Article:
Chemical Free Sink Clean

About: I am an automation engineer but I will give anything a go. I don't know if you call if pessimism or just being an engineer, but I look for problems everywhere, then I look for some weird, left field way to s...

This ible will show a quick, safe and chemical free method for cleaning stains from a stainless steel or chromed sink.

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Step 1: Soft Abrasion

First let me warn you only to use this method for stainless steel and chromed sinks, do not use on copper, ceramic or porcelain sinks as it will damage the surface.

So back to it, I don't like to pass strong chemicals to the waste water system but I also don't like stains on my sink.

I have found that traditional nylon scouring pads are not tough enough, but I always have aluminium foil in the kitchen.

Take a sheet, scrunch it into a loose ball and clean in a circular motion with the water running slowly. You may need to make subsequent scourers as the ball will tighten and become a smooth rounded ball, when this happens it is no longer effective.

Step 2: Result

As you can see it does a good job and it cost nothing other than a little elbow grease.

I have also used this method for cleaning machine parts, just always ensure what you are cleaning is a harder metal than aluminium and your good.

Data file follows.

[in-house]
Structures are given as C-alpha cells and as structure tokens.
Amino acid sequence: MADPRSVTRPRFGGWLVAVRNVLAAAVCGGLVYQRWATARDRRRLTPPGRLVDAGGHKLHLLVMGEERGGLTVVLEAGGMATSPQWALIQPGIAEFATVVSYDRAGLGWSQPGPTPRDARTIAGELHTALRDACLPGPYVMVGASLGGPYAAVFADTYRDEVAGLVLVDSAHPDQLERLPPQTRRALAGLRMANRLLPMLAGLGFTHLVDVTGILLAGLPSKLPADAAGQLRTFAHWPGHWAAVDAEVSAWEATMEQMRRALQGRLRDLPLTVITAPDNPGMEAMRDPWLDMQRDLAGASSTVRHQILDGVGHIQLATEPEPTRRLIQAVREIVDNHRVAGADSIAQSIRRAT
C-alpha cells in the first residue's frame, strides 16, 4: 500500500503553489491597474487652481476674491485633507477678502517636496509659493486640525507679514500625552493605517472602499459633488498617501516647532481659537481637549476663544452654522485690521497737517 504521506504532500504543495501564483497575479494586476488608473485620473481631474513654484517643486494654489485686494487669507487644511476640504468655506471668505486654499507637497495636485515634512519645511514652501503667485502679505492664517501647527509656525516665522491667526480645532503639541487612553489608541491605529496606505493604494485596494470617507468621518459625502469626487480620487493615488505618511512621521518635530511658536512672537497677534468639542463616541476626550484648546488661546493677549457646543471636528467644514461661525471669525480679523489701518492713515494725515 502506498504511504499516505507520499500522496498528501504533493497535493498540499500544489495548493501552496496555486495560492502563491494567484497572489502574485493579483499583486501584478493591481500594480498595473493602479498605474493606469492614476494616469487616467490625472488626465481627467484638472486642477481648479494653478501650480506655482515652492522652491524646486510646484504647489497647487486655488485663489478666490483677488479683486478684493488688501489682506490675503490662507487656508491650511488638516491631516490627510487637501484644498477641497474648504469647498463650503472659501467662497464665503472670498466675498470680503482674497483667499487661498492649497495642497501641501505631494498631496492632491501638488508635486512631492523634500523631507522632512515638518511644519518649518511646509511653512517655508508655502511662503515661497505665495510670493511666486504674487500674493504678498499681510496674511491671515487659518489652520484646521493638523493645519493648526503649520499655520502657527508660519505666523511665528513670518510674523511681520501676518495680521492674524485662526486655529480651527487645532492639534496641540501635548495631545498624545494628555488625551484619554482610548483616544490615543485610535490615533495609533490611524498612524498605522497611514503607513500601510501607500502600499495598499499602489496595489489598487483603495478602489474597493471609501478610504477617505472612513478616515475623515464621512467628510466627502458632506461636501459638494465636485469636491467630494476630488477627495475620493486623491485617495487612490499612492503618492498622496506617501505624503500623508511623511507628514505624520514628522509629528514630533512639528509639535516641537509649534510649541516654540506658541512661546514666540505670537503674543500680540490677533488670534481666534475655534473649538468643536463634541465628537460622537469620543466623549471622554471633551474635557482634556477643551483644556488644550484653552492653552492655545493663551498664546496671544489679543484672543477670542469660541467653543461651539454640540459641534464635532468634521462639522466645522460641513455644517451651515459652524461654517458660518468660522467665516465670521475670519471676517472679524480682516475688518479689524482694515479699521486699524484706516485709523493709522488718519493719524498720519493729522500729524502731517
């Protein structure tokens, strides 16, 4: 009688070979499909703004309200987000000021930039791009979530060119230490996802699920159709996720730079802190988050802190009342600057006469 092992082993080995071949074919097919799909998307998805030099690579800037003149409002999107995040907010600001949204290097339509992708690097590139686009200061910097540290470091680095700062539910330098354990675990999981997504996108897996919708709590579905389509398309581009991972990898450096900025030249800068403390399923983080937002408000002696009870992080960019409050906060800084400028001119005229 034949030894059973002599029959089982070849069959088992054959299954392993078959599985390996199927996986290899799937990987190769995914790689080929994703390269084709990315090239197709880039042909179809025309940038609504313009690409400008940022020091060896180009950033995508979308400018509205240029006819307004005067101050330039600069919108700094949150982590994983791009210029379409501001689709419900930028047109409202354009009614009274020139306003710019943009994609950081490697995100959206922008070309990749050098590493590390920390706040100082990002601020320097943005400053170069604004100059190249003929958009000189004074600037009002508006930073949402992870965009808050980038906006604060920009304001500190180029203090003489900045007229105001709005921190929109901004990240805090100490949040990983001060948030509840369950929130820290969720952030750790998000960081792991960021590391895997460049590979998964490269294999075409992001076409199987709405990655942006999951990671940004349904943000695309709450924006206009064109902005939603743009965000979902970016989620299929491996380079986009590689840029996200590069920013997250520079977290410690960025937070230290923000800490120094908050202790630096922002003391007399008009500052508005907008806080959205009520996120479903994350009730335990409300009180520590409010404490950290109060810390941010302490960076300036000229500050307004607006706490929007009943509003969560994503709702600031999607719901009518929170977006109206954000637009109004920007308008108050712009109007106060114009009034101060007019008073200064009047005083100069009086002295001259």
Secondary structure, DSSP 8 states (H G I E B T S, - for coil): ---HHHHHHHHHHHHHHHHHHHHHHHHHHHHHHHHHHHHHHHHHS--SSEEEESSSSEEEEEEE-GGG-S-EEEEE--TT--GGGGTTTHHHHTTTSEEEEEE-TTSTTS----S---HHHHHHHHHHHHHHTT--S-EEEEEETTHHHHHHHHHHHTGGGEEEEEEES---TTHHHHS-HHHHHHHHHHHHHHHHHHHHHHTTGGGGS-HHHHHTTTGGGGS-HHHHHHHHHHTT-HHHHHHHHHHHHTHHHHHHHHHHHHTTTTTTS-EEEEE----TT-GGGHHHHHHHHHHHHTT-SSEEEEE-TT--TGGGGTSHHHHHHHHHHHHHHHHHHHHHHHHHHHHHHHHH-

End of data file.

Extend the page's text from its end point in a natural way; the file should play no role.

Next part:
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    4 Discussions

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    obillo

    2 years ago

    Will this work on stainless knives? I've noticed that over time a kind of cloud appears on my knives--even the top-quality ones--and it's hard to get rid of. I've used Barkeeper's Friend but it's some kind of wicked acid and nearly impossible to rinse clean. FYI, the could appear exclusively on brushed stainless, not on mirror-finished knives.

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    Left-field Designsobillo

    Reply 2 years ago

    yes it would work, the cloud appears faster on brushed stainless because of the microtextured surface. baby oil will also help to maintain the shine but be sure to wash it off before eating with the knives

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    obilloLeft-field Designs

    Reply 2 years ago

    Thanks, smurray! Re baby oil: I don't worry about it myself; it's just mineral oil, which is edible (occasionally used as a laxative) w/a little fragrance added.

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    Lectric Wizard

    2 years ago

    Back when cars had chrome bumpers we used this trick to remove rust spots & polish them.